Chesapeake Bay Trust
AmeriCorps National Direct FY 2012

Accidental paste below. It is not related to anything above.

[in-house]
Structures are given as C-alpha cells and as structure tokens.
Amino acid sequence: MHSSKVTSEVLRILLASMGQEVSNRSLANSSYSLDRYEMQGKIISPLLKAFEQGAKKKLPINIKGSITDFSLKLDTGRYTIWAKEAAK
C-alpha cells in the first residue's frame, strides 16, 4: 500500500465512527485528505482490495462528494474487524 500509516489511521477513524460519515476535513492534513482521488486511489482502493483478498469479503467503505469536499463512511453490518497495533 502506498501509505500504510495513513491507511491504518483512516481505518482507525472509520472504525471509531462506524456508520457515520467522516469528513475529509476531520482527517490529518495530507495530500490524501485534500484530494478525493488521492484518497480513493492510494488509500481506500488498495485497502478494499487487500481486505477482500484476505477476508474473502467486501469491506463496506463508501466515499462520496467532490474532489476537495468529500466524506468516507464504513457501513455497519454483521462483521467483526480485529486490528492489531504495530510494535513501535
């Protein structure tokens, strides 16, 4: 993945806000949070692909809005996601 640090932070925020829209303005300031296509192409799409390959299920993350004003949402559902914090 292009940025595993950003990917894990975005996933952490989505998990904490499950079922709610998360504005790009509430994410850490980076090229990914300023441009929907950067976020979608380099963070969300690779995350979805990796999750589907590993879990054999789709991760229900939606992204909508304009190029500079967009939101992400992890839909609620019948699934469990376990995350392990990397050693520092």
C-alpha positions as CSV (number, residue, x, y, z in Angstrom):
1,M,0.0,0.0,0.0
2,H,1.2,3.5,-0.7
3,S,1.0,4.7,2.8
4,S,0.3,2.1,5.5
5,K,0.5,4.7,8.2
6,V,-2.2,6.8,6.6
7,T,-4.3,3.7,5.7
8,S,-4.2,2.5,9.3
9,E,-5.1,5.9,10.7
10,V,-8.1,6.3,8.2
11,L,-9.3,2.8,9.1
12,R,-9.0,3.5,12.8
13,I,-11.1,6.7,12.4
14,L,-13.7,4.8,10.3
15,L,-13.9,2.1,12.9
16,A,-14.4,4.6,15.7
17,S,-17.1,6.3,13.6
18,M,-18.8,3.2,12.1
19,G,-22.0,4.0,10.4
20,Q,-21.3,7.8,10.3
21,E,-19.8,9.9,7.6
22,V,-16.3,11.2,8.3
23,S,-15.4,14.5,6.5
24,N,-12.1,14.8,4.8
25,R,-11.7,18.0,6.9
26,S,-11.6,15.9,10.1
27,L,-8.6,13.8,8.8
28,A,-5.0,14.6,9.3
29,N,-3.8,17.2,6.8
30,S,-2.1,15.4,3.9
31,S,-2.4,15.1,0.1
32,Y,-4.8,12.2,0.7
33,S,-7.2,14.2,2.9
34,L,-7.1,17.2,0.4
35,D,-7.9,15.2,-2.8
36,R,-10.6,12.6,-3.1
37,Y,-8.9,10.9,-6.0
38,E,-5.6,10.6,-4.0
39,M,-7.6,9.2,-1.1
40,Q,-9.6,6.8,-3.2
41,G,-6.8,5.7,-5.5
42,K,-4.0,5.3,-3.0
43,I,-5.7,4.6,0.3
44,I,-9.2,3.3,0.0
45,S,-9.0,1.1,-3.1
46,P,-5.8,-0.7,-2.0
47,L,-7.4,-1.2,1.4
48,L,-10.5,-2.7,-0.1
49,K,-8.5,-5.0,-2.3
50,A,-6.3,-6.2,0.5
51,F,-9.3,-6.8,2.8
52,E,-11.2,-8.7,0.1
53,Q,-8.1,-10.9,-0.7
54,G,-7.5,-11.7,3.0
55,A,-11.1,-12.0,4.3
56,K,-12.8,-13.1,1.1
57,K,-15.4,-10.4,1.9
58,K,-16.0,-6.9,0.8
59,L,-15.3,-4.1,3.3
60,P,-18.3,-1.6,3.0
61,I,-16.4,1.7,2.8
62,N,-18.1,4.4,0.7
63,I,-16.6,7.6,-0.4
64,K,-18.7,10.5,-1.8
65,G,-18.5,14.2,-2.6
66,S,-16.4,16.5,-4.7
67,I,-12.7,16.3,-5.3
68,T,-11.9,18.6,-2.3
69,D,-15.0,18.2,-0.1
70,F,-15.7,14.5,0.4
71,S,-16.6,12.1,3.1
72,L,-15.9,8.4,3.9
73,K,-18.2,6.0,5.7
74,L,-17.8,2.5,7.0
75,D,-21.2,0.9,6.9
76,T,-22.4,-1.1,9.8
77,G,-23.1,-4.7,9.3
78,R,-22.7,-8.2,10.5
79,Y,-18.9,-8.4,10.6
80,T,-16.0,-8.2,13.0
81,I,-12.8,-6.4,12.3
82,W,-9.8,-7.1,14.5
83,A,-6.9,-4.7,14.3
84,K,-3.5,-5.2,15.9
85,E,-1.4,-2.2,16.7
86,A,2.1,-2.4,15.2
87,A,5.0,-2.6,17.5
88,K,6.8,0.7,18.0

The Chesapeake Bay Trust is seeking AmeriCorps funding to expand its existing Chesapeake Conservation Corps program, established in 2010 to increase citizen stewardship of the lands and waters of the Chesapeake Bay watershed. Forty-five AmeriCorps members per year will leverage 9000 volunteers per year to improve water quality in local rivers and streams and engage local citizens in actions private residents can take to improve the health of their watersheds and communities in Maryland, Virginia, Pennsylvania, Delaware, and Washington, D.C. The Bay, its rivers, and its local streams suffer from impaired water quality, which creates local community health problems and negative economic impacts ranging from declining revenue from fisheries and tourism to depressed real estate values. The Chesapeake Bay system is one of the best studied environmental issues in the world: We know what the problems are and how to solve them. The major challenge is that the land area serving as the water pollution source is 95% privately owned. As a result, governments alone cannot solve the problems. Individual private citizens must become engaged, including and especially members of communities that have previously not been engaged or have been underrepresented. The actions citizens can take to solve water pollution problems can create many other local benefits, including increased green space and quality of life, improved air quality, greater recreational opportunities, and the creation of green jobs. As a result, increased citizen stewardship is a tactic called upon in every major bay restoration strategy. President Obama, in his 2010 Chesapeake Executive Order, calls for an increase in citizen stewardship and establishment of a regional Chesapeake Conservation Corps. At the end of the 3-year period, 405 individual restoration projects to improve water quality led by AmeriCorps members will have been completed (an average of 3 per year per member), and 108,000 local citizens (27,000 volunteers, 54,000 students, and 27,000 event attendees) will have been educated about practices they can incorporate into their lives to reduce their nutrient footprint on the watershed. This project will focus on the CNCS focus area of Environmental Stewardship. The CNCS investment of $596,576 will be matched with $540,158 in match already in hand from the State of Maryland, the Chesapeake Bay Trust, and Constellation Energy.